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Smart motorway plans ‘still leave drivers at risk’

Highways England, smart motorways, smart motorway emergency refuge area, ERA.

GEM Motoring Assist has welcomed Government plans to improve the safety of smart motorways, but warned motorists will still face being stranded in the road.

The road safety group was one of many organisations to express concern recently at the risks posed by the absence of hard shoulders, the cost-saving increase in distance between refuge areas and the problems relating to vehicles being stranded in motorway lanes.

It has criticised the lack of clear information relating to the use of smart motorways, and has called for an end to the use of smart motorway jargon, such as ‘all-lane running’ and ‘live lanes’, which will mean nothing to the average driver.

GEM road safety officer Neil Worth said: “The toll of deaths, injuries and near-misses on smart motorways in recent years is unacceptably high, so we are relieved that the government has listened to the valid concerns of road safety groups.”

The Government announced a series of measures to improve the safety of smart motorways earlier this month, following a review commissioned by transport secretary Grant Shapps.

The Government plans include: scrapping the use of motorway hard shoulders at busy times; increasing in the number of places vehicles can stop in an emergency on motorways where hard shoulders have been removed; increasing the number of traffic officer patrols; providing better signage; and improving public information and awareness, including what to do in an emergency.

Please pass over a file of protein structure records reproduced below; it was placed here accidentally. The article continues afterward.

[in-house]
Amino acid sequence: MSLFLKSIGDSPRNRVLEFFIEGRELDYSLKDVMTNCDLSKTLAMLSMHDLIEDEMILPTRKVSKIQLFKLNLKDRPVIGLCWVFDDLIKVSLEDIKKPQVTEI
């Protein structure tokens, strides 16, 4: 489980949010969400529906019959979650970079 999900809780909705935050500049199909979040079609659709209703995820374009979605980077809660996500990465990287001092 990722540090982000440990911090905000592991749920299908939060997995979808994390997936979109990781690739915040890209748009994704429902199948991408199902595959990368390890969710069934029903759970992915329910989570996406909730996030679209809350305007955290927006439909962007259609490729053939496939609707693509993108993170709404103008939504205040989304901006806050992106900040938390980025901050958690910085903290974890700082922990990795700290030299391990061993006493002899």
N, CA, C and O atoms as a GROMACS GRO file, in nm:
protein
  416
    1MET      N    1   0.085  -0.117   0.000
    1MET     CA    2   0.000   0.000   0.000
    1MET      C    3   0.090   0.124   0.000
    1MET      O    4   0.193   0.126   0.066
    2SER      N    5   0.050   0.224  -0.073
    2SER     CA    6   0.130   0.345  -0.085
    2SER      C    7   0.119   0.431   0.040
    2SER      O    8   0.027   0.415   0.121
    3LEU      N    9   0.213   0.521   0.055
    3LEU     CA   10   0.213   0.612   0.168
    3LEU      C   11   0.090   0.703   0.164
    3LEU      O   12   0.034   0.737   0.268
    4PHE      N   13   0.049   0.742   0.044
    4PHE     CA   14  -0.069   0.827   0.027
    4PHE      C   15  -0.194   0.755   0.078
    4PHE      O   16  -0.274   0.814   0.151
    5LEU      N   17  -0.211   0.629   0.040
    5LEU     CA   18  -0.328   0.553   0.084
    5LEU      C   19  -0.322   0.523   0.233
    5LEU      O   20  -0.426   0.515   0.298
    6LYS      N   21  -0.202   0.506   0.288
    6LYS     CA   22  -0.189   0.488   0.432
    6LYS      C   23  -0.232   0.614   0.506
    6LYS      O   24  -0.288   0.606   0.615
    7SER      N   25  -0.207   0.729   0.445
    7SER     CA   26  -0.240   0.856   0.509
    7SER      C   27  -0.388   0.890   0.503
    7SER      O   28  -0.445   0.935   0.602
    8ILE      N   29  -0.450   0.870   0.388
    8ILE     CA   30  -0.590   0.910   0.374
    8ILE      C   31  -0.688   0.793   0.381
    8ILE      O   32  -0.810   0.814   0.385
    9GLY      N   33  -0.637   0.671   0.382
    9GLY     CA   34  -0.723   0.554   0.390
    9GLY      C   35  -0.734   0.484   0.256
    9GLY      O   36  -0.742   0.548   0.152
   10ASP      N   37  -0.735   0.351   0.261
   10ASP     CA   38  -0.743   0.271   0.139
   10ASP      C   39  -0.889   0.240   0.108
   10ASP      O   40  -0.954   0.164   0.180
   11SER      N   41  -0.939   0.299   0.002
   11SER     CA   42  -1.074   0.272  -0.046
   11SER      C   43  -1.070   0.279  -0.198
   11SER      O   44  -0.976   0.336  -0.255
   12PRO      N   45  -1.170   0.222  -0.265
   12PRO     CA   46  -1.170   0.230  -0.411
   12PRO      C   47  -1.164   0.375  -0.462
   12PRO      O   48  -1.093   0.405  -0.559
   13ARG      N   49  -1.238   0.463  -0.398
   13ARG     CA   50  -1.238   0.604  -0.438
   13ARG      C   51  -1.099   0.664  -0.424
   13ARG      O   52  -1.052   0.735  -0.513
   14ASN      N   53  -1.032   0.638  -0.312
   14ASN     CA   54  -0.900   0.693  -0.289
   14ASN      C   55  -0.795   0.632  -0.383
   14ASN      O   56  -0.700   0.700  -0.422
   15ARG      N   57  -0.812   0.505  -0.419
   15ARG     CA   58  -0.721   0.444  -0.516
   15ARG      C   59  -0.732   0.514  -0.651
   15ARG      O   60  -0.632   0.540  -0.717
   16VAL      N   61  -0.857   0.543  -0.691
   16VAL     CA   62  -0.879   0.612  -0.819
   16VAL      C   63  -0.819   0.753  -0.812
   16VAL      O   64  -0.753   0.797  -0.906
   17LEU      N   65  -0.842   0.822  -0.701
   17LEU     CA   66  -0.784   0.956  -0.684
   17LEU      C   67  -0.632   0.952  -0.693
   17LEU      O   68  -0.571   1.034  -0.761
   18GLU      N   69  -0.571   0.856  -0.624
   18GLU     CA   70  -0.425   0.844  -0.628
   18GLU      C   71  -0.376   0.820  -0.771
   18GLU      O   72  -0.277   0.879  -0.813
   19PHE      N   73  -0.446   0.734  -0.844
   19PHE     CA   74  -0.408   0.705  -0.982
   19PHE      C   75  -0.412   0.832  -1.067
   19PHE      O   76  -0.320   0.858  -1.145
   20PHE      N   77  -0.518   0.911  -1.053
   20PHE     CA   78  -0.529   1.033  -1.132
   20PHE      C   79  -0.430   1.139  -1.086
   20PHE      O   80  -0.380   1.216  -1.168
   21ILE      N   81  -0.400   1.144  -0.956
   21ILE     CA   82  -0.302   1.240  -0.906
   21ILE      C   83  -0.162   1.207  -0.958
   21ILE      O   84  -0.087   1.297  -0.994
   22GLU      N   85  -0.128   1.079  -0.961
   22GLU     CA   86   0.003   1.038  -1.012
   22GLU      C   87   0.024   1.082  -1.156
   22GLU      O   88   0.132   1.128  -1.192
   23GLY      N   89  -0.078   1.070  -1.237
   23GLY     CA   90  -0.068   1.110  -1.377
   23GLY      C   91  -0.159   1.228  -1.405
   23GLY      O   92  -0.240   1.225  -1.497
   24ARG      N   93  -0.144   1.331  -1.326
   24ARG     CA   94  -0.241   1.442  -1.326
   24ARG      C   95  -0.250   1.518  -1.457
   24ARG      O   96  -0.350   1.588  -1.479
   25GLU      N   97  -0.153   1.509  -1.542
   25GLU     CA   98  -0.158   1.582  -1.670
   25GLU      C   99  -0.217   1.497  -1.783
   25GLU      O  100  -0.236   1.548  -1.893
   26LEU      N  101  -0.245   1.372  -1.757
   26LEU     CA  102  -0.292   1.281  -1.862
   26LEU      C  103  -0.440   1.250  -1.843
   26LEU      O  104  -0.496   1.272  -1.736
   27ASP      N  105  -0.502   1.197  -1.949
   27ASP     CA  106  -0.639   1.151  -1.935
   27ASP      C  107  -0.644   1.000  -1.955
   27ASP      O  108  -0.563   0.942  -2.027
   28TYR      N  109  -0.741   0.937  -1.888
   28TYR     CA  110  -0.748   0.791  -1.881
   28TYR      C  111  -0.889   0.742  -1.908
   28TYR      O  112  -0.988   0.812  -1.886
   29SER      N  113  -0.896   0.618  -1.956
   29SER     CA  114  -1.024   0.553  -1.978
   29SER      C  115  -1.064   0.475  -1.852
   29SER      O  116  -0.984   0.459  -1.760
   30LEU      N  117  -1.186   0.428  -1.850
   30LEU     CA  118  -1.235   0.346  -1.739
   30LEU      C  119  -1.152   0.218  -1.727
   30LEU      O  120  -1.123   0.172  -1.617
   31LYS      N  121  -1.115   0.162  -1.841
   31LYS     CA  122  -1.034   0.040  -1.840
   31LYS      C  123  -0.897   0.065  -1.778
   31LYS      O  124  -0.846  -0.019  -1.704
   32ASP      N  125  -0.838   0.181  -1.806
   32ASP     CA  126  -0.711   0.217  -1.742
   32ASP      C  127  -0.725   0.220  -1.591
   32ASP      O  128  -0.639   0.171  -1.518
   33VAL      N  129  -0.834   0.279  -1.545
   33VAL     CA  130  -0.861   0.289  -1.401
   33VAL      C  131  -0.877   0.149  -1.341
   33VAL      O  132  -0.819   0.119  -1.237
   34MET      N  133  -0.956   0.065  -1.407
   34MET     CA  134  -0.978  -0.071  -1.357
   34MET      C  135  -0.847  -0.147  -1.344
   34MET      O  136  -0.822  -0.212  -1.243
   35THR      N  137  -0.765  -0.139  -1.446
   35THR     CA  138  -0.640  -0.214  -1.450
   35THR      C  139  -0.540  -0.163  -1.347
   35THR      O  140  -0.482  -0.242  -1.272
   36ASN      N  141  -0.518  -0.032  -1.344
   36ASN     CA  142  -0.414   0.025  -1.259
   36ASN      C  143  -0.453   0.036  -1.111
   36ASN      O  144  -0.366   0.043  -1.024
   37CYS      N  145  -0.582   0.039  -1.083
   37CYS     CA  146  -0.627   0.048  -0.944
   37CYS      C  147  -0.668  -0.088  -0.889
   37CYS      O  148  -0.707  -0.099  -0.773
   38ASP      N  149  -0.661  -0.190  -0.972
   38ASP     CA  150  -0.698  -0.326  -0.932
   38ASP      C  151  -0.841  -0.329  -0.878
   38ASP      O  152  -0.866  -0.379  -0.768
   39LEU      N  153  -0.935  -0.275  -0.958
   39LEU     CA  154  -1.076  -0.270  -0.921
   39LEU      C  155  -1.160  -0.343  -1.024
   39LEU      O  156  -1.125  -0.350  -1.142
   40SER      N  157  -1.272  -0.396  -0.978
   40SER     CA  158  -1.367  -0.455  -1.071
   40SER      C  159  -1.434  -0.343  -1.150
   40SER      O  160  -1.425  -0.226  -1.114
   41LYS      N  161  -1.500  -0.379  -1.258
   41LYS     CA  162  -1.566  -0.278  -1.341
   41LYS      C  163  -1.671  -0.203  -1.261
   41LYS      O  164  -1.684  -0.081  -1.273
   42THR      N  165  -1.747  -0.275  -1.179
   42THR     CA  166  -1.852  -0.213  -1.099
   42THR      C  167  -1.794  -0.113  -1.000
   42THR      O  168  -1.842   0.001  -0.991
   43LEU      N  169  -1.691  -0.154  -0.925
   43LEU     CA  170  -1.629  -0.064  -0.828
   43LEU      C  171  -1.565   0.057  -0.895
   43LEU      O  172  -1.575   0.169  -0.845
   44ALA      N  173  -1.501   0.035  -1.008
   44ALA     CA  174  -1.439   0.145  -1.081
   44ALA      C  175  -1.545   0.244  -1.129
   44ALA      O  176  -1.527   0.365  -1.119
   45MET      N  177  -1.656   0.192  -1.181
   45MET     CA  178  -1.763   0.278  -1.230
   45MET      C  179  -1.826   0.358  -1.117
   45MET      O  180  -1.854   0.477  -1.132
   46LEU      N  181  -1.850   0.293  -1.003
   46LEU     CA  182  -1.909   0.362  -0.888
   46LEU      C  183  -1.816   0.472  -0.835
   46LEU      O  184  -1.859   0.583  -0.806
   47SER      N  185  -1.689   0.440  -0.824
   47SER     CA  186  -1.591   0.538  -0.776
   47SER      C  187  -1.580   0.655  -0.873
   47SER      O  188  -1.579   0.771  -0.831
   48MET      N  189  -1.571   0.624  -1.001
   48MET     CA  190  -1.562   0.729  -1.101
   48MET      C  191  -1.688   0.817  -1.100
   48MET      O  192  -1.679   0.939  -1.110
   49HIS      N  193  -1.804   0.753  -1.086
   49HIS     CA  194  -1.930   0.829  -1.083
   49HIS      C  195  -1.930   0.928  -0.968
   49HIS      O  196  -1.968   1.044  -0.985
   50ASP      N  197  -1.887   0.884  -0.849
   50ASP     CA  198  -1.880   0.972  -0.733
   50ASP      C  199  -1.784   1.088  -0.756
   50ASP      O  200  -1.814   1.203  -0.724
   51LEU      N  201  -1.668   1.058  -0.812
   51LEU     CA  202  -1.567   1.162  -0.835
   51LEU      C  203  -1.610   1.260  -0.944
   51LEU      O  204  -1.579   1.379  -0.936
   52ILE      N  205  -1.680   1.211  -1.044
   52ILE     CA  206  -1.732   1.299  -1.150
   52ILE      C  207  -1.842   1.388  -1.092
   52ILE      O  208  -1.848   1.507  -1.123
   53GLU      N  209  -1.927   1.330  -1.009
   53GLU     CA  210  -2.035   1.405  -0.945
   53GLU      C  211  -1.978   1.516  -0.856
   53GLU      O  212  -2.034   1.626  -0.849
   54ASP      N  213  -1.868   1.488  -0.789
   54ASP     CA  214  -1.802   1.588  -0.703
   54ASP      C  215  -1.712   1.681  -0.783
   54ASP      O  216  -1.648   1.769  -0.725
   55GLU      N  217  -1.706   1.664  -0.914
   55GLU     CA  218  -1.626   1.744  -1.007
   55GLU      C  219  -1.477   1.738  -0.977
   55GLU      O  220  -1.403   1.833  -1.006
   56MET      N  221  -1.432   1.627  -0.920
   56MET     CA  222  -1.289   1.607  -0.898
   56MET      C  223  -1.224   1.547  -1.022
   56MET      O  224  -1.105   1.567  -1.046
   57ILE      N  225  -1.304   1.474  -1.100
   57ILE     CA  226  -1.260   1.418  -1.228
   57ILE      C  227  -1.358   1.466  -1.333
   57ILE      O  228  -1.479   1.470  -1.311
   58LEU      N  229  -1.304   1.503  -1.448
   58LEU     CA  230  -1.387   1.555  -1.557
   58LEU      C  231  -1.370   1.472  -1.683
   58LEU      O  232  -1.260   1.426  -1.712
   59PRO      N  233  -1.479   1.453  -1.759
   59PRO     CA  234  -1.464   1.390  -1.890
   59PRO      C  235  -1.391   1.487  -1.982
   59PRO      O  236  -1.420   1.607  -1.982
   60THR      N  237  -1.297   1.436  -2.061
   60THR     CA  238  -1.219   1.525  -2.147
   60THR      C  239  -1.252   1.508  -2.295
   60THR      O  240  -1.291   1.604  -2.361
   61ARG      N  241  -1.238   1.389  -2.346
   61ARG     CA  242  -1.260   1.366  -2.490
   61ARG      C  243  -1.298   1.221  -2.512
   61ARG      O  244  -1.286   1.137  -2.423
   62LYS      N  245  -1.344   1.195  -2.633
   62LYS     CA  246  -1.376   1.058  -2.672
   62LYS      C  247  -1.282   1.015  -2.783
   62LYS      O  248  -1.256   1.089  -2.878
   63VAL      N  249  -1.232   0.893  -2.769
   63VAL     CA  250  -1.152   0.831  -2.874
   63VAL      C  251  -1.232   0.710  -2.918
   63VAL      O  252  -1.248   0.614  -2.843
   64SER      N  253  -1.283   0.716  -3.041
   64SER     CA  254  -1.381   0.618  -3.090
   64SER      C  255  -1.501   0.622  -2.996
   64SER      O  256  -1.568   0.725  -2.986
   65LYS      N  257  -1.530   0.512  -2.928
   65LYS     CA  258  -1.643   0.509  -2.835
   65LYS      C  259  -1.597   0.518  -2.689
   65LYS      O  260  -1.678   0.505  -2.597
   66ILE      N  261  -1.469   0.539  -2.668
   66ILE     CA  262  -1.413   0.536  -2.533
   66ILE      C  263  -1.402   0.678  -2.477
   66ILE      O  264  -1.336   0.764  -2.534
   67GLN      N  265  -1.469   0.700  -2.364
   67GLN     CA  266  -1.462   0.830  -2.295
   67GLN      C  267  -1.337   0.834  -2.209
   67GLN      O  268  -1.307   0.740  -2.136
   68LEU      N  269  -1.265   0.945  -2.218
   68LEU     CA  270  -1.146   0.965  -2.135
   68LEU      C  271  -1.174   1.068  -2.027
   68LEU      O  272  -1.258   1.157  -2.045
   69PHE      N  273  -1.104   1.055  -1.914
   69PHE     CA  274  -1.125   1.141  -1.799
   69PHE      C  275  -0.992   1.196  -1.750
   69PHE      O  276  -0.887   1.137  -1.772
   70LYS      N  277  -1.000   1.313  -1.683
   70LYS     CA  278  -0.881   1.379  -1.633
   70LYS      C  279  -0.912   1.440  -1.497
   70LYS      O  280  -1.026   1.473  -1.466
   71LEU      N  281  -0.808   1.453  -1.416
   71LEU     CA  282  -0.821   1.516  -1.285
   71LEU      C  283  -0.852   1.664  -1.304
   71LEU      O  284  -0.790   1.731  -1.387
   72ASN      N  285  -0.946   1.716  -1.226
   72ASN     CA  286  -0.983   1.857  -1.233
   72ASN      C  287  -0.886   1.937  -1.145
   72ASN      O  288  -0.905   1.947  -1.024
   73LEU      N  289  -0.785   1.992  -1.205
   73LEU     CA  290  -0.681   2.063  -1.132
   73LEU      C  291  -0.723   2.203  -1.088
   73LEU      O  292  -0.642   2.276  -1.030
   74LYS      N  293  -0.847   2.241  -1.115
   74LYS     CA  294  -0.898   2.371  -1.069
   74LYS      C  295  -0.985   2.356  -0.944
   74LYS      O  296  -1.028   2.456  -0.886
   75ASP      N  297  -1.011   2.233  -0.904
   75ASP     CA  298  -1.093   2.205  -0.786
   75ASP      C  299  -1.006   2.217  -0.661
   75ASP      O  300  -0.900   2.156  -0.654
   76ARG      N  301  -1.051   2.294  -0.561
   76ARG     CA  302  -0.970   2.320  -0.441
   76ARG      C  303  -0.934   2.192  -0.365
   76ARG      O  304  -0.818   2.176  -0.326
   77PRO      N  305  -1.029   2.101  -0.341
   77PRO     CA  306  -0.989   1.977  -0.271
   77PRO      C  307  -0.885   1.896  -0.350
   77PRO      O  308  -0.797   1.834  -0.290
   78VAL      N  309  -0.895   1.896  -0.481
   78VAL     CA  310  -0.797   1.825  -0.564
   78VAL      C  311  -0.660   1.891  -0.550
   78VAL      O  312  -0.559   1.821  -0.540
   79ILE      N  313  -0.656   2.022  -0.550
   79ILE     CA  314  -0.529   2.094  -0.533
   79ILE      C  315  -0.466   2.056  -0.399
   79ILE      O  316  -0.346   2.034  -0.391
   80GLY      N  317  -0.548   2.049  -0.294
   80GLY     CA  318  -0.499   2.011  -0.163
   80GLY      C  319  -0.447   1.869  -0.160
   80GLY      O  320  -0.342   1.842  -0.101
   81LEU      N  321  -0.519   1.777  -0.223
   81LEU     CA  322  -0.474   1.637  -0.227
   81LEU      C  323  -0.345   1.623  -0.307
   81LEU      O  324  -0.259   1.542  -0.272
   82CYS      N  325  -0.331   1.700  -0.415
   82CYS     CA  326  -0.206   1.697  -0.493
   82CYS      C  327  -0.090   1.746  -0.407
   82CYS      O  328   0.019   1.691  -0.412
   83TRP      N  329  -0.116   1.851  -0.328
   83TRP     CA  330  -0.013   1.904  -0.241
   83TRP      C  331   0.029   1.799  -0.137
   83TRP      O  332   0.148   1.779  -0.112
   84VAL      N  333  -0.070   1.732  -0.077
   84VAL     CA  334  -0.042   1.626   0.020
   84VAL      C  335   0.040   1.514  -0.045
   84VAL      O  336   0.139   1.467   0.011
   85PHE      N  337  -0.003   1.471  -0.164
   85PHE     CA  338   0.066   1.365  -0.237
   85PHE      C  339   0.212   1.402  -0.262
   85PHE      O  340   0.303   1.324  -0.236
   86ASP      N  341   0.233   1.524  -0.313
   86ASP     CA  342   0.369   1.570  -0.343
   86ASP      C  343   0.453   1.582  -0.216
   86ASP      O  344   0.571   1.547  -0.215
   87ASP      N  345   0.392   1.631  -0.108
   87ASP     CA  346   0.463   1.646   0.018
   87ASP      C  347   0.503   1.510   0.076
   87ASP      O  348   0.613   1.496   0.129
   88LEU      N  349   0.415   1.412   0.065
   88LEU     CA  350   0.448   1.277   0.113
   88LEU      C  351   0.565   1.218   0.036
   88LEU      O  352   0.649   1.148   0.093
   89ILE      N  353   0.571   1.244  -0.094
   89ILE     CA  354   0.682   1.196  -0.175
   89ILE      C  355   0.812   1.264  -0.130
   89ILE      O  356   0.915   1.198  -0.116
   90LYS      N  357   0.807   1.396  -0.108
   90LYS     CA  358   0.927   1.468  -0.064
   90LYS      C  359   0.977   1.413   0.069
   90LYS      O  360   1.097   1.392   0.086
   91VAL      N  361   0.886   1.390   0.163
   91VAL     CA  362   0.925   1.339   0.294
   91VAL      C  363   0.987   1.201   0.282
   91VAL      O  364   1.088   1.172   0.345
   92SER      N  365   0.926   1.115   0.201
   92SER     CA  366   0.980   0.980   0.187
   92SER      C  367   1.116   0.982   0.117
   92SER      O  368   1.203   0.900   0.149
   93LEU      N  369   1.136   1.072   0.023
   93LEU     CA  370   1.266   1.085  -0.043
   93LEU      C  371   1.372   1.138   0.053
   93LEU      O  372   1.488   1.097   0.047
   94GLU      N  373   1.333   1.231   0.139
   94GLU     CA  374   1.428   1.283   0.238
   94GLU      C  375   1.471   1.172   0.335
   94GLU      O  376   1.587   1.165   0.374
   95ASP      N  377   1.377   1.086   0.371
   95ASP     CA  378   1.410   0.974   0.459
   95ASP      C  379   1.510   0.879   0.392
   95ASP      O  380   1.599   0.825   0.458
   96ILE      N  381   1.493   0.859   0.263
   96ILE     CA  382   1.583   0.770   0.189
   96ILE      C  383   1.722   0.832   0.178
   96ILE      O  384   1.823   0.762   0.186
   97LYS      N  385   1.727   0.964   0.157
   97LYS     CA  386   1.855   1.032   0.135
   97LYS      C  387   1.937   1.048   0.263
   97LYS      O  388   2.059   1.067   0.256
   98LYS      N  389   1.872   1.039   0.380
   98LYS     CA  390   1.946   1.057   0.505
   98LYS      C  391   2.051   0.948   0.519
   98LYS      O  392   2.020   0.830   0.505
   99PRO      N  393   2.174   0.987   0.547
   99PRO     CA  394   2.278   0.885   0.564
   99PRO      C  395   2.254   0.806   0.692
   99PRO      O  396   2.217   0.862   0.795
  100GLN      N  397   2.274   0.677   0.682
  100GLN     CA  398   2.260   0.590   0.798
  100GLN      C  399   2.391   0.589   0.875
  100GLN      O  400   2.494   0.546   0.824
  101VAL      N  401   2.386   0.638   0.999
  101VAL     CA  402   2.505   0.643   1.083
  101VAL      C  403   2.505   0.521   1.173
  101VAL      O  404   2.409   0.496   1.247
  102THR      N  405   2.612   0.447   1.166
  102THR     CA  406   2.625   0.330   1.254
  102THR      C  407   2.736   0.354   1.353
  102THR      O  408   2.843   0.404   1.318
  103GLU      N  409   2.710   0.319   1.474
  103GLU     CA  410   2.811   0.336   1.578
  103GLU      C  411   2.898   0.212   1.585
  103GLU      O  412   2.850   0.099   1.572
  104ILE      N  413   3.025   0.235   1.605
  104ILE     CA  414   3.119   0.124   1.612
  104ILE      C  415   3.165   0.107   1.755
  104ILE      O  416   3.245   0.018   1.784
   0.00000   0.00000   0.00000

Read more about the Government's 18-point smart motorway plan here

However, Worth said: “We remain concerned that enough is being done to reduce risk for those motorists unfortunate enough to experience a breakdown on a stretch of smart motorway.

“Although under these plans there will thankfully be more places to pull over in an emergency, we warn that many drivers who break down will still face the real risk of finding themselves stuck on the carriageway, with no protection whatsoever.”

GEM Motoring Assist was established in 1932, as an independent driver-based road safety association.

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